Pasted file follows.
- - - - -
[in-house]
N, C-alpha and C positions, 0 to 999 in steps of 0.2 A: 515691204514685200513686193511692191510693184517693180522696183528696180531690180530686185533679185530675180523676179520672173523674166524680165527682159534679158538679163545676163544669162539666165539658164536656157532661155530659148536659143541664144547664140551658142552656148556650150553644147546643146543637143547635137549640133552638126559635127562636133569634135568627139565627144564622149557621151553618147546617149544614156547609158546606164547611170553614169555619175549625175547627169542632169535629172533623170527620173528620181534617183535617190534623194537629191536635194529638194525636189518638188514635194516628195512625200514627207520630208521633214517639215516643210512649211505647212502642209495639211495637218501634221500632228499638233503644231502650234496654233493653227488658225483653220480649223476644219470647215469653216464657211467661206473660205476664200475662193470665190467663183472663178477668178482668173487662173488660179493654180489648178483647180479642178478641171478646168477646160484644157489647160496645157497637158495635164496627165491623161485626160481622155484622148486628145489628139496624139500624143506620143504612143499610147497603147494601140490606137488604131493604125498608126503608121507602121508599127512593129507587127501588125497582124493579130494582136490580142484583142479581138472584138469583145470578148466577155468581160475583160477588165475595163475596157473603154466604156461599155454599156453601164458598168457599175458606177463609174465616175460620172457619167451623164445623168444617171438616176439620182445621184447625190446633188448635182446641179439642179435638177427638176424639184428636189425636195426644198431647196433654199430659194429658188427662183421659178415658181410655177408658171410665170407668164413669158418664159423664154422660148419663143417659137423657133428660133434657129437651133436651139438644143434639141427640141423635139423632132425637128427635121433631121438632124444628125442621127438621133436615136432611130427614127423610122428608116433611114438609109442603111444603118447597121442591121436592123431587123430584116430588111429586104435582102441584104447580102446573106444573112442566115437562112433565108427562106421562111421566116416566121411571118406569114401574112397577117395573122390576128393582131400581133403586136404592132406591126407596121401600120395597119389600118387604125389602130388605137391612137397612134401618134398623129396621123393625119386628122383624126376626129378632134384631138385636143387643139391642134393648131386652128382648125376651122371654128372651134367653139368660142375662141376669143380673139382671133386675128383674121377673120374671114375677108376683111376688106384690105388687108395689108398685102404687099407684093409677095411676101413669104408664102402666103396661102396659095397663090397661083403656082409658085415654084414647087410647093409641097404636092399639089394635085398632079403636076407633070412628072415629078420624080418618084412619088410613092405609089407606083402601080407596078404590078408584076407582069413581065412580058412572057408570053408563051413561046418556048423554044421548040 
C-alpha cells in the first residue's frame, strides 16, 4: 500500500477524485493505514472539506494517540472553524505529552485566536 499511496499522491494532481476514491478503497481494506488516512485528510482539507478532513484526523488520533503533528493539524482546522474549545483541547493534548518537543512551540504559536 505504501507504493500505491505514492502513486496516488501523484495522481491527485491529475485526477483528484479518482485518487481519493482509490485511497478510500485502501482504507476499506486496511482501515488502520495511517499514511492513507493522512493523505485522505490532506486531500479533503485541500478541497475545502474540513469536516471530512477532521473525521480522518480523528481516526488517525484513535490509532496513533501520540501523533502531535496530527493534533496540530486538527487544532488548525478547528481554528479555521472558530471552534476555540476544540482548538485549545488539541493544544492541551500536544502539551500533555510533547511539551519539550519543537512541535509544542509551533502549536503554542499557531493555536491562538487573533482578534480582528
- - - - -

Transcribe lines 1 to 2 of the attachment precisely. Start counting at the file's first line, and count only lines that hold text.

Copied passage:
[in-house]
N, C-alpha and C positions, 0 to 999 in steps of 0.2 A: 515691204514685200513686193511692191510693184517693180522696183528696180531690180530686185533679185530675180523676179520672173523674166524680165527682159534679158538679163545676163544669162539666165539658164536656157532661155530659148536659143541664144547664140551658142552656148556650150553644147546643146543637143547635137549640133552638126559635127562636133569634135568627139565627144564622149557621151553618147546617149544614156547609158546606164547611170553614169555619175549625175547627169542632169535629172533623170527620173528620181534617183535617190534623194537629191536635194529638194525636189518638188514635194516628195512625200514627207520630208521633214517639215516643210512649211505647212502642209495639211495637218501634221500632228499638233503644231502650234496654233493653227488658225483653220480649223476644219470647215469653216464657211467661206473660205476664200475662193470665190467663183472663178477668178482668173487662173488660179493654180489648178483647180479642178478641171478646168477646160484644157489647160496645157497637158495635164496627165491623161485626160481622155484622148486628145489628139496624139500624143506620143504612143499610147497603147494601140490606137488604131493604125498608126503608121507602121508599127512593129507587127501588125497582124493579130494582136490580142484583142479581138472584138469583145470578148466577155468581160475583160477588165475595163475596157473603154466604156461599155454599156453601164458598168457599175458606177463609174465616175460620172457619167451623164445623168444617171438616176439620182445621184447625190446633188448635182446641179439642179435638177427638176424639184428636189425636195426644198431647196433654199430659194429658188427662183421659178415658181410655177408658171410665170407668164413669158418664159423664154422660148419663143417659137423657133428660133434657129437651133436651139438644143434639141427640141423635139423632132425637128427635121433631121438632124444628125442621127438621133436615136432611130427614127423610122428608116433611114438609109442603111444603118447597121442591121436592123431587123430584116430588111429586104435582102441584104447580102446573106444573112442566115437562112433565108427562106421562111421566116416566121411571118406569114401574112397577117395573122390576128393582131400581133403586136404592132406591126407596121401600120395597119389600118387604125389602130388605137391612137397612134401618134398623129396621123393625119386628122383624126376626129378632134384631138385636143387643139391642134393648131386652128382648125376651122371654128372651134367653139368660142375662141376669143380673139382671133386675128383674121377673120374671114375677108376683111376688106384690105388687108395689108398685102404687099407684093409677095411676101413669104408664102402666103396661102396659095397663090397661083403656082409658085415654084414647087410647093409641097404636092399639089394635085398632079403636076407633070412628072415629078420624080418618084412619088410613092405609089407606083402601080407596078404590078408584076407582069413581065412580058412572057408570053408563051413561046418556048423554044421548040 